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Jepson Field Book volume 66 page 168 | University and Jepson Herbaria Archives, University of California, Berkeley

Jepson Field Book volume 66 page 168
-cont. from p. 151 _ boy I knew by heart the pattern of the Araquipa Hills! knew the location of almost every tree. (I find that I have duplicated this note in regard to Twin Sisters. cf. p. 164. This shows the deep impression made on my mind by the incident.)  The Dry Falls _This fall of 1939 has been a dry fall. There was a slight rainfall in Berkeley some weeks ago but aside from that one day the days have gone by and lengthened into months _ mostly clear sunny days, or hazy days, or smoke-filled days _ but quiet, warm and filled with sunshine. The last week or two seems particularly of Indian summer type _ still hours, motionless trees as in a picture, warm colors creeping slowly into the landscape. And it has been so in Vaca Valley this fall where this season so far only two showers totaling 1/5 inch. October, hot, one might say, in mid-day, November warm or hot in midday. In such long dry fall the wheat was sown on the summer fallow and harrowed in _ the teams of heated horses coming in from the (cont. p. 173) ::::::::: Horses A great deal of the interest and life of the ranch centered around the horses. Of course the riding horses were like good companions, but every horse on the ranch took a part in one_s thoughts. I can well remember the wagon teams coming in, home from a journey; the work teams on the harrows from the summer followed lands tied to the fences at the end of the September or October days, before being watered at the windmill trough _ little pools of water spotting the dust from their sweating bodies as they waited patiently; and groups of horses on a Sunday, browsing contentedly in the pastures or standing lazily in the sun. These animals were literally the hose power _ and save the wind _ the only traction power on the ranch.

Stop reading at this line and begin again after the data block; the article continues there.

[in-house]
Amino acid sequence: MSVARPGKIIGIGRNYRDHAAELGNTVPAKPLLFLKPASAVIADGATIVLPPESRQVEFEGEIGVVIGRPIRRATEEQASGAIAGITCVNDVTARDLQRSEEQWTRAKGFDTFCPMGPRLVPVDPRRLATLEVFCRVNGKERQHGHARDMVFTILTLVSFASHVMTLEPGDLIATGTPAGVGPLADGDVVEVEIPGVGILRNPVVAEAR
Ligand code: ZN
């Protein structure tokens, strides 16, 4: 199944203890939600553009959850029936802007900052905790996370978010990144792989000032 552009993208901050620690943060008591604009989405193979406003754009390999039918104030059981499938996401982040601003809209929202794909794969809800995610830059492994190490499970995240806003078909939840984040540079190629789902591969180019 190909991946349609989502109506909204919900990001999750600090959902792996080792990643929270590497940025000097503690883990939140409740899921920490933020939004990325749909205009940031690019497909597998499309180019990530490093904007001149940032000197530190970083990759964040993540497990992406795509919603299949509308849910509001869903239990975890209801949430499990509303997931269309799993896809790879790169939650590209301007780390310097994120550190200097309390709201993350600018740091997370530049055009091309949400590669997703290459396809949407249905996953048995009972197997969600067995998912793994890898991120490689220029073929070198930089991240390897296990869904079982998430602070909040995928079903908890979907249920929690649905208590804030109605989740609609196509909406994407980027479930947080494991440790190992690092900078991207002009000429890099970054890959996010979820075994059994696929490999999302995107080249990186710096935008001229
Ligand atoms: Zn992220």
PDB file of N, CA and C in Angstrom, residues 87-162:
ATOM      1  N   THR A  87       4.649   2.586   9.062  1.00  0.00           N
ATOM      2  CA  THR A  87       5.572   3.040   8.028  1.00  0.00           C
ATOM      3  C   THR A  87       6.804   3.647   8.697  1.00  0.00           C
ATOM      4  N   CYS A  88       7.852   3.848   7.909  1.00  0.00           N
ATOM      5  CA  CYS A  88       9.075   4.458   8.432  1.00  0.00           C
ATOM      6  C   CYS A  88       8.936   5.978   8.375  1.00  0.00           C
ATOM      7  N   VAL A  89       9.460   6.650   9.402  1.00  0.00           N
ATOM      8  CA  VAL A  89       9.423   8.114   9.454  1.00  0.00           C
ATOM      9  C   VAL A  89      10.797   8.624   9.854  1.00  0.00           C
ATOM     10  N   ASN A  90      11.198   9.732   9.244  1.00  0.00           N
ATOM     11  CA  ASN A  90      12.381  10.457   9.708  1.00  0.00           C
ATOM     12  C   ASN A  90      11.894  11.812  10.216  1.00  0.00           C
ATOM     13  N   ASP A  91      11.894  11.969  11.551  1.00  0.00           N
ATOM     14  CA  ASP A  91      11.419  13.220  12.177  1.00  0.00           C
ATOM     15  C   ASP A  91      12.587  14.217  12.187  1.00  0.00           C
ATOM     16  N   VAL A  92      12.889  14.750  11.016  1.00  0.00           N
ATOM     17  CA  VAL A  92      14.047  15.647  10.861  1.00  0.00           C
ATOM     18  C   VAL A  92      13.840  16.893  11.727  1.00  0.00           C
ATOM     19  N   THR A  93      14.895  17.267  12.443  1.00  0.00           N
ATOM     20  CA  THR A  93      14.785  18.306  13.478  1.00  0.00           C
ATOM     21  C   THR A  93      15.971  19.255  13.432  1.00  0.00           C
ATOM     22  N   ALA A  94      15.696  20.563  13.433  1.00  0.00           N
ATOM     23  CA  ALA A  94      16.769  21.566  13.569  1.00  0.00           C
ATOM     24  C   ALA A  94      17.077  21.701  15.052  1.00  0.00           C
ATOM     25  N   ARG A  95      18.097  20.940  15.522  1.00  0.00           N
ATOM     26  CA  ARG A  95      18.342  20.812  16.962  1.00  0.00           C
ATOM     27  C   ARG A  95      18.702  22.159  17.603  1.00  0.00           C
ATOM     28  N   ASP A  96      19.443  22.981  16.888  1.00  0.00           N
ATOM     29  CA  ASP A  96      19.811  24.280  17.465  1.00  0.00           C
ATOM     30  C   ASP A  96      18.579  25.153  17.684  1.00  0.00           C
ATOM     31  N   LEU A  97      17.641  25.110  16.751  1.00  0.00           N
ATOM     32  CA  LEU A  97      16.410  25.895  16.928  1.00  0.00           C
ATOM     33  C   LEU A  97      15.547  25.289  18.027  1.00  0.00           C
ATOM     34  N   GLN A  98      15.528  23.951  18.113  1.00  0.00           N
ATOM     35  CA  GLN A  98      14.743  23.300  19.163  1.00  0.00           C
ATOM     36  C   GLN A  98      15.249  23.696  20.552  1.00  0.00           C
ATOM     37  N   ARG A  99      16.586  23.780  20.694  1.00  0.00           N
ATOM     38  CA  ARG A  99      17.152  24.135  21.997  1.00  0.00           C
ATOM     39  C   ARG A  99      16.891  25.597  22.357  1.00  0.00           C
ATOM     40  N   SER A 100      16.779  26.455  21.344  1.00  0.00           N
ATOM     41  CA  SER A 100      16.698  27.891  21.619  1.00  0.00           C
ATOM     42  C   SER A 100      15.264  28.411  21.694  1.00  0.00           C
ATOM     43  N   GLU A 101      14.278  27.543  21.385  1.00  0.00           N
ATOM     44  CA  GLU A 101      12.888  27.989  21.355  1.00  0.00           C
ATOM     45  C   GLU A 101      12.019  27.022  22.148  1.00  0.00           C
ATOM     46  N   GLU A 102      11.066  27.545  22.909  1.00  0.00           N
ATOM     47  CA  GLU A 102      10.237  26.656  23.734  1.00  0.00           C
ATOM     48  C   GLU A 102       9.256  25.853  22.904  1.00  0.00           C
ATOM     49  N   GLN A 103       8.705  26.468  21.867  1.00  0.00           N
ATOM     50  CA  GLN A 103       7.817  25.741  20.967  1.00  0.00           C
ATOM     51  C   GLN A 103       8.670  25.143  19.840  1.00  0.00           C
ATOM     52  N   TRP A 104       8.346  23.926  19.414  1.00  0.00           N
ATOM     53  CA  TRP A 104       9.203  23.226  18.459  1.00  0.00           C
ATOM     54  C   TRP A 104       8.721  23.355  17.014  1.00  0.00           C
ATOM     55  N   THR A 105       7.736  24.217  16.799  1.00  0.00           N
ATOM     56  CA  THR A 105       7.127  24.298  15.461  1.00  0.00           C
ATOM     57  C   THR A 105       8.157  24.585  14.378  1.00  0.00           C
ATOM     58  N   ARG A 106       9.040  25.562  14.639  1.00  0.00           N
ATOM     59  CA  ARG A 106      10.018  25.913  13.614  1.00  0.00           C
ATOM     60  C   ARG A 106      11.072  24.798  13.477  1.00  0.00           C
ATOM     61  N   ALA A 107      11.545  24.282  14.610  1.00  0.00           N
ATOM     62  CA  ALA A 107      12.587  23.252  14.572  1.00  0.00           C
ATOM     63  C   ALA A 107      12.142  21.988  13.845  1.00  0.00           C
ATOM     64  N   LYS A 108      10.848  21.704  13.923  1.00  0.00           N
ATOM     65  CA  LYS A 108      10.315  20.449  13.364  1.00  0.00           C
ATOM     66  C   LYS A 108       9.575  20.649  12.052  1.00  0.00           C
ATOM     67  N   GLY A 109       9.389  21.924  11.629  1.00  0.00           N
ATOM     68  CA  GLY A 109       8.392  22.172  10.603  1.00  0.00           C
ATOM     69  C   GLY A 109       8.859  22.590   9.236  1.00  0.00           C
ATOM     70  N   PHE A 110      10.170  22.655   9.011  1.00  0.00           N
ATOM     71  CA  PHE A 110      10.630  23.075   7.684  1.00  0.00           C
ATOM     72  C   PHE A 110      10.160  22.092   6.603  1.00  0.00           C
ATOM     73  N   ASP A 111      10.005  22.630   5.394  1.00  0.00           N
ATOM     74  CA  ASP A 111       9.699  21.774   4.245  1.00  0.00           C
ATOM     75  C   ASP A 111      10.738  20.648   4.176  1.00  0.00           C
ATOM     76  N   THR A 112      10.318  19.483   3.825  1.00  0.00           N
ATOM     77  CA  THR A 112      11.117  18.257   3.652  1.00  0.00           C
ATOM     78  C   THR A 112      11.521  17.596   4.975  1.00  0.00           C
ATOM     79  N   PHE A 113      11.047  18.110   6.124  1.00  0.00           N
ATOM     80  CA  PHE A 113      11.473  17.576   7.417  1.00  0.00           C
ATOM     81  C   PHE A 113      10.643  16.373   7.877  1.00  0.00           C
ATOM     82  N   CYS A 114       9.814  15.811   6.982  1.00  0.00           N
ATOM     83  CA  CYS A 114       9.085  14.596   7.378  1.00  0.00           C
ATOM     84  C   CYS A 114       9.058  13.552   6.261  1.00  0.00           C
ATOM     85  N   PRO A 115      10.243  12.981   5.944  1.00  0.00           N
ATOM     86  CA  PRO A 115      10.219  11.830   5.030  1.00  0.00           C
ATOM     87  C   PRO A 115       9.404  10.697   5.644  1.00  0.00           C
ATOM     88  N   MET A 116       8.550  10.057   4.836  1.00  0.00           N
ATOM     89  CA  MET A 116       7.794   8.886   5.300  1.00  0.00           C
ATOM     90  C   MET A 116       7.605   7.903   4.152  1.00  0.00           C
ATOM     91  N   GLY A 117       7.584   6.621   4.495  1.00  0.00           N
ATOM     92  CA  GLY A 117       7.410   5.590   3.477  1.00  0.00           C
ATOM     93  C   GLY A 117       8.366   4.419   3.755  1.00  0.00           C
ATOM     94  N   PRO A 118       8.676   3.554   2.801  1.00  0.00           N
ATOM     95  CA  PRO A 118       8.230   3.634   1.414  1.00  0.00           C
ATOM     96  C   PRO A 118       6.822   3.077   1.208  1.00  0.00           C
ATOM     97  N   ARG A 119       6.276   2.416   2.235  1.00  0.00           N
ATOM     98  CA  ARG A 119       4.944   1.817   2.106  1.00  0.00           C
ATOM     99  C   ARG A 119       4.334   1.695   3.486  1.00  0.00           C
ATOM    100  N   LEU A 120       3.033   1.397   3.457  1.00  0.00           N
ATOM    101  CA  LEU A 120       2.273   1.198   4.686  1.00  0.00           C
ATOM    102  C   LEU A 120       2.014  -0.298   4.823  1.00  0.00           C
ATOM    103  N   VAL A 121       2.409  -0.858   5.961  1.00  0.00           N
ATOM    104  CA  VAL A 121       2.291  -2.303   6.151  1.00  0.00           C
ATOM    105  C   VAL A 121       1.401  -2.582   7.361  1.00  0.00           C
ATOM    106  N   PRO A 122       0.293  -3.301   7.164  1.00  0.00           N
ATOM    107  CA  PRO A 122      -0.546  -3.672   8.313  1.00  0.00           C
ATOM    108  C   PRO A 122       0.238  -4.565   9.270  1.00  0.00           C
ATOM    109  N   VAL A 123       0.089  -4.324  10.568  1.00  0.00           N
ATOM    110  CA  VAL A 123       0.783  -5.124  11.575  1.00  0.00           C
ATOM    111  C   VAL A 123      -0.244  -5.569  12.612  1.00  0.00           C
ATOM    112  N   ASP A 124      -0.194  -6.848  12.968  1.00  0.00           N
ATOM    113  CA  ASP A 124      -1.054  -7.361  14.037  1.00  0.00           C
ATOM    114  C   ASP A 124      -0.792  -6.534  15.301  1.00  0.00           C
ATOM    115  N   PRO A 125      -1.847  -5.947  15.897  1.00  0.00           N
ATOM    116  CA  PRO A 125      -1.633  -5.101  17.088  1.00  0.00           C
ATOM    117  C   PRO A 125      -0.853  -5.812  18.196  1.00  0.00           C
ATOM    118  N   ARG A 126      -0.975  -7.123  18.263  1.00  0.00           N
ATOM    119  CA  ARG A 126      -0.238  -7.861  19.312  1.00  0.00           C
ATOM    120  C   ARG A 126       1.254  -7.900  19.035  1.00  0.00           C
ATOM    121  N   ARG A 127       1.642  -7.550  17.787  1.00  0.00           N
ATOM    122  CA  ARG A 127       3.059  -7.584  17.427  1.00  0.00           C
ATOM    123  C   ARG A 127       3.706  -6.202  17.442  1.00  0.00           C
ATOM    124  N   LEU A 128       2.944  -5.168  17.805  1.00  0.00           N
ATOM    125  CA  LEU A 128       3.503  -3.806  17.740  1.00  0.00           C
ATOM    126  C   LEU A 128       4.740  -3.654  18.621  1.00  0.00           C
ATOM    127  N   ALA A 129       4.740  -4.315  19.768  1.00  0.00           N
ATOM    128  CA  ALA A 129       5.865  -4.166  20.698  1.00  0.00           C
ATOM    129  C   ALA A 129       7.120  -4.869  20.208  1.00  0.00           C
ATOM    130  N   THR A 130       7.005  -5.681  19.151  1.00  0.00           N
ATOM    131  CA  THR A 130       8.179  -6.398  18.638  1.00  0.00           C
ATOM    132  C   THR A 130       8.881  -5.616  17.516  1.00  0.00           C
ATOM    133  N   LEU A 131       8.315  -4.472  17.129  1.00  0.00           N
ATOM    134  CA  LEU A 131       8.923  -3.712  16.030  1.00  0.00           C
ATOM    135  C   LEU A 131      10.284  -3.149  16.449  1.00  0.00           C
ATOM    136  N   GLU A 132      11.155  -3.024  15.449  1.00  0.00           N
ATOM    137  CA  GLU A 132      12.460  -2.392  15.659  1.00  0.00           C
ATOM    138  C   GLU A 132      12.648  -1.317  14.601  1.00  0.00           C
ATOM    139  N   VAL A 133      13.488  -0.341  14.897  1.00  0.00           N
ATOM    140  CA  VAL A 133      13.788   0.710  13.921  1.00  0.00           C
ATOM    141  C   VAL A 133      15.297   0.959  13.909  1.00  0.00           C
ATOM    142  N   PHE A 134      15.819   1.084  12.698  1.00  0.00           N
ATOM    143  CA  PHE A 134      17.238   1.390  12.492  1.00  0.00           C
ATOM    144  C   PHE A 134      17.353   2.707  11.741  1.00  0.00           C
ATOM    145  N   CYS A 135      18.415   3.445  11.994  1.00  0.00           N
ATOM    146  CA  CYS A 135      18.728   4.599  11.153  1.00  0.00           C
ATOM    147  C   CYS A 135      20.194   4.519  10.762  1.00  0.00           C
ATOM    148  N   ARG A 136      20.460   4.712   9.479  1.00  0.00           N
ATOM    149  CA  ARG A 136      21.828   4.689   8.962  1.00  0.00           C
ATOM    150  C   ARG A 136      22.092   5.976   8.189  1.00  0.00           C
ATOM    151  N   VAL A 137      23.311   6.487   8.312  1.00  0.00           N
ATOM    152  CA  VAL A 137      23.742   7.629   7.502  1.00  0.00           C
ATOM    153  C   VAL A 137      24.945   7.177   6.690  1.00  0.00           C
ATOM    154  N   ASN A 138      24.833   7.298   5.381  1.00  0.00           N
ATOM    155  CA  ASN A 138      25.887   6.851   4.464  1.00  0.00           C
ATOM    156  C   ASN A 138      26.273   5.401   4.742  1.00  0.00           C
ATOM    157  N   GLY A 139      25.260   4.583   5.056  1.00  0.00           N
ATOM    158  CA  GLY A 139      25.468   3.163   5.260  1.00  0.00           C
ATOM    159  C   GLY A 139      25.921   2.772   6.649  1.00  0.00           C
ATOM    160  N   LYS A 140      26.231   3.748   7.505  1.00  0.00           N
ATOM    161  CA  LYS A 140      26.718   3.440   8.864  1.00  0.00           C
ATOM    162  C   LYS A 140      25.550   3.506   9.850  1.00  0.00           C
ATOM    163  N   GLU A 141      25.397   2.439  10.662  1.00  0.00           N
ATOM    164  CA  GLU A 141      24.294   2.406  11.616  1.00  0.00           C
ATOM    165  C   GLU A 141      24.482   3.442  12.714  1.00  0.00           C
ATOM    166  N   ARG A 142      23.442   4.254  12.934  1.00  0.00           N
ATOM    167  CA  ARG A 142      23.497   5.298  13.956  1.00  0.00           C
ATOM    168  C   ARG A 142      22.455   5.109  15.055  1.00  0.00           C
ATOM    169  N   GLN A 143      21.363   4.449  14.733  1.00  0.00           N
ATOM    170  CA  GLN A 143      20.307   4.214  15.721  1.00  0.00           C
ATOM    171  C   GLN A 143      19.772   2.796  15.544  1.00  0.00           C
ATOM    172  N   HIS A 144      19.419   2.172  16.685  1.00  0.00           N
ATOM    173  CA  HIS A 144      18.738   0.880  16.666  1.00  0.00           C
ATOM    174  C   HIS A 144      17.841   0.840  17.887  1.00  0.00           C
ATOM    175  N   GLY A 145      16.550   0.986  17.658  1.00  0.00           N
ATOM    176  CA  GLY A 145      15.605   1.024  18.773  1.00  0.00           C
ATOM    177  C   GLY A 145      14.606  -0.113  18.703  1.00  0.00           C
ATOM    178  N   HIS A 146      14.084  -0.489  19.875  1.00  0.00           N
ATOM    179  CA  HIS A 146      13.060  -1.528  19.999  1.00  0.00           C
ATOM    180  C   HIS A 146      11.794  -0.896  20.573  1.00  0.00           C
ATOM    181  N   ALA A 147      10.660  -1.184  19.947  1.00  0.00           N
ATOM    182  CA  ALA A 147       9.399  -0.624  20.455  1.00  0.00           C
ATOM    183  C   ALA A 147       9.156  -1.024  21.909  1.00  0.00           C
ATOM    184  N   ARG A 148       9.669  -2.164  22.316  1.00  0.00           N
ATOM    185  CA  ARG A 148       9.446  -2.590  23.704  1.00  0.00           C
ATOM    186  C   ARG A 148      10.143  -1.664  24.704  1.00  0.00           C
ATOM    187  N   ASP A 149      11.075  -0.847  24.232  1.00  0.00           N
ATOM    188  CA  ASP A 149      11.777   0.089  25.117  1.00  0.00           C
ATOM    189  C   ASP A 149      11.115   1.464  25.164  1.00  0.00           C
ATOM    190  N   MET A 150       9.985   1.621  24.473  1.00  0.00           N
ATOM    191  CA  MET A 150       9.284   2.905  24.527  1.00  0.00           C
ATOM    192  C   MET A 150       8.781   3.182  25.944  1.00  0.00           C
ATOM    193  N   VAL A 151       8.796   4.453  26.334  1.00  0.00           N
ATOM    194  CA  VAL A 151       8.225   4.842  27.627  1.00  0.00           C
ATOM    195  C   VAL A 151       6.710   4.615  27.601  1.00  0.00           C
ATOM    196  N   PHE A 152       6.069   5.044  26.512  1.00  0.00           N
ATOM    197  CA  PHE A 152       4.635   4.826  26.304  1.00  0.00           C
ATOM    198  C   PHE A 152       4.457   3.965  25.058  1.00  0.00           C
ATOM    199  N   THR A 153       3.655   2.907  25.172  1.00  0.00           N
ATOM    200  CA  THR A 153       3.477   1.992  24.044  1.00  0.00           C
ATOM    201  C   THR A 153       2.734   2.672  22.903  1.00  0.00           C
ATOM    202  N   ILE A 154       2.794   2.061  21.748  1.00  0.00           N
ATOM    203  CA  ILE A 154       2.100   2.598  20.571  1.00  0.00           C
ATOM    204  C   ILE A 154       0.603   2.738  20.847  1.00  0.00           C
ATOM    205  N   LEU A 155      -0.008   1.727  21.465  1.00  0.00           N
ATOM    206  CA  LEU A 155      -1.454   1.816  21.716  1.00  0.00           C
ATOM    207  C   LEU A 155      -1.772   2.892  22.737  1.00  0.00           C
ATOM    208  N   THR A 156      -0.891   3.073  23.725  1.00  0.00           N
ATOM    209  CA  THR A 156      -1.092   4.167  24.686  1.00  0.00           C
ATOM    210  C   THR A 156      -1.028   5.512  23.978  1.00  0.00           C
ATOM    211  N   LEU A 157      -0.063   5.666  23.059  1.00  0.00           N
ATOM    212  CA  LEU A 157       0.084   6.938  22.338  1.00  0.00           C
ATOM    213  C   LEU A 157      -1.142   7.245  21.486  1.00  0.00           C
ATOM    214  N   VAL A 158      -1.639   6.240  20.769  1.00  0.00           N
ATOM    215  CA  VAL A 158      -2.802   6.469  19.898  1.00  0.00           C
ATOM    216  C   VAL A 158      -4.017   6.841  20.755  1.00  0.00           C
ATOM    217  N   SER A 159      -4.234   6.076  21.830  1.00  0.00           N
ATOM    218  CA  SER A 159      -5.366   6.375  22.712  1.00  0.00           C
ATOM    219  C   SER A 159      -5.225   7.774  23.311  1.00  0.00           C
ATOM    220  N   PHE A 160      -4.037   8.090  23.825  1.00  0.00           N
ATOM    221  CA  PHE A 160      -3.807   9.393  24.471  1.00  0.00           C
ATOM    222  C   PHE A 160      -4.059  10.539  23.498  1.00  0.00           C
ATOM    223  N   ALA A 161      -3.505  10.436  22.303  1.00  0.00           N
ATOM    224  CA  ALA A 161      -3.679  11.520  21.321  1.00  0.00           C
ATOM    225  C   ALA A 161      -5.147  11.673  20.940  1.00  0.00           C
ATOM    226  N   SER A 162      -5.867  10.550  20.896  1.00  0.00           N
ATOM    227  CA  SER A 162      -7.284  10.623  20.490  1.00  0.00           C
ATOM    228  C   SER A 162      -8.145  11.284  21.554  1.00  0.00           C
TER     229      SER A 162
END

University and Jepson Herbaria Archives, University of California, Berkeley
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